Every single day in the United States 44 people die from a prescription opioid painkiller overdose, the Centers for Disease Control and Prevention (CDC) reports. Powerful narcotics such as Dilaudid slow down some of the necessary bodily functions like breathing, heart rate, body temperature, and blood pressure. An opioid overdose is usually the result of respiration levels dropping too low and breathing stops. The FDA cites the following as signs of a Dilaudid overdose:
- Shallow, slow breaths or trouble breathing
- Possible loss of consciousness or falling into a coma
- Lack of muscle tone or flaccid skeletal musculature
- Cold or clammy skin
- Constricted pupils
- Low blood pressure
- Weak pulse or slow heart rate
Anytime too much of the drug is introduced into the bloodstream at once, an overdose is possible; however, the method in which a person takes Dilaudid can impact overdose. Snorting, smoking, or injecting it sends the full dosage of the drug very quickly across the barrier between a person’s blood and brain and can raise the risk for overdose. Injecting Dilaudid may increase the risk of suffering from an overdose by resulting in a collapse of the circulatory system, cardiac arrest, or apnea, the FDA warns.
A Dilaudid overdose is potentially fatal, and immediate medical attention should be sought if one is suspected. The Drug Abuse Warning Network (DAWN) reported almost 20,000 emergency department (ED) visits involving the nonmedical use of hydromorphone in 2011.
Taking additional drugs or alcohol in combination with Dilaudid also heightens the potential hazards and the possibility of suffering from a life-threatening overdose. The DAWN Report in 2014 published that mixing opioid pain relievers such as Dilaudid with benzodiazepines or alcohol greatly increased the risk of a more serious negative interaction. Benzodiazepine medications are sedatives and tranquilizers, and they also suppress the central nervous system. Since alcohol, benzodiazepines, and Dilaudid all function to lower these vital life functions, combining them can have disastrous consequences.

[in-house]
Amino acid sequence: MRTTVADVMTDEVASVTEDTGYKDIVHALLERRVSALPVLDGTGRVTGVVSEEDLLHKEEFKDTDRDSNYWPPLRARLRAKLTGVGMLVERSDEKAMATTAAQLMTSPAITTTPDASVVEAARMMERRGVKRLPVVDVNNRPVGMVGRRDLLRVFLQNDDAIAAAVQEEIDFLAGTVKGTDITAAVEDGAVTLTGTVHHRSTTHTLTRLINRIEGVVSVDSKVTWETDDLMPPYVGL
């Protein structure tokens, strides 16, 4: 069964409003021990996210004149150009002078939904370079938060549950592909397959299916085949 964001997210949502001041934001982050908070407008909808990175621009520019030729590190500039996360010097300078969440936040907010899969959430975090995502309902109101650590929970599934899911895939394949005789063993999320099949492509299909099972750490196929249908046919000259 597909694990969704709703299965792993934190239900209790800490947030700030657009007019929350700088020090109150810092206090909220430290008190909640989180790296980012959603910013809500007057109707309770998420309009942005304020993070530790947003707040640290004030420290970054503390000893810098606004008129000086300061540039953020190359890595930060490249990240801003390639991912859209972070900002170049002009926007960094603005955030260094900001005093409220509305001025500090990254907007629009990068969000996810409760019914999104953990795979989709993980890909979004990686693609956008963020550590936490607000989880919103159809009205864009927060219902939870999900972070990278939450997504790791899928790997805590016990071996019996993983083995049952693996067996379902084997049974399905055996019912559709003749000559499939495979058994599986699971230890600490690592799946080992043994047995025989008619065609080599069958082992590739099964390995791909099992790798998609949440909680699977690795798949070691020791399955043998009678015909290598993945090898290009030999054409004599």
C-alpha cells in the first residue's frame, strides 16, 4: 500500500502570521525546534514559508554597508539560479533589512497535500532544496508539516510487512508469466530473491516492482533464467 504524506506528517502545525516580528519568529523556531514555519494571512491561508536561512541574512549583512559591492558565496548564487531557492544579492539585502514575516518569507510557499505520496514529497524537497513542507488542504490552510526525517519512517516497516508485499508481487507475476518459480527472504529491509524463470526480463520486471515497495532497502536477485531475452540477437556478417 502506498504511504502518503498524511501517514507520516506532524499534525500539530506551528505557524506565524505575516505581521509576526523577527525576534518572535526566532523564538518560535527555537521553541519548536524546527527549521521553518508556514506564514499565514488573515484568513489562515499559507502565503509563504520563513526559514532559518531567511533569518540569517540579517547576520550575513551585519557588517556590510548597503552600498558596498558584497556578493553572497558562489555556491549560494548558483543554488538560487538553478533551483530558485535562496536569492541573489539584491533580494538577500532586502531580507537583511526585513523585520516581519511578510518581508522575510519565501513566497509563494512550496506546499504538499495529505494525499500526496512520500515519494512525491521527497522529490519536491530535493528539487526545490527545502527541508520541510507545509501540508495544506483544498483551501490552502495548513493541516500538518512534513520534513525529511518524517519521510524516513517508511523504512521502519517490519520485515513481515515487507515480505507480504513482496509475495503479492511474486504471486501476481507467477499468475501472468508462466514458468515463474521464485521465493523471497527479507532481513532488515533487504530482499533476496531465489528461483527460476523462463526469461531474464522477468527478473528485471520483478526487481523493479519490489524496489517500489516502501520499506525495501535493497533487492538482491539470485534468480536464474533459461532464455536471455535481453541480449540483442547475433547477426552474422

Treatment for Dilaudid addiction
Overdose is also a concern for individuals who have detoxed from Dilaudid and then suffer a relapse. A return to Dilaudid addiction after the body has purged it completely can be dangerous as the person may return to using the drug at previous levels only to discover that tolerance has changed. This can increase the chances that the person will suffer an overdose. Comprehensive substance abuse treatment programs can help to prevent relapse, and offer support and continuing care for those struggling with opiate addiction.
Reclaim Your Life From Dilaudid Addiction
Dilaudid addiction is a condition that can cause major health, social and economic problems that should not be taken lightly. We Level Up California can provide you, or someone you love, the tools to recover from addiction with professional and safe Dilaudid detox. Feel free to call us to speak with one of our counselors. We can inform you about this condition by giving you relevant information. Our specialists know what you are going through. Please know that each call is private and confidential.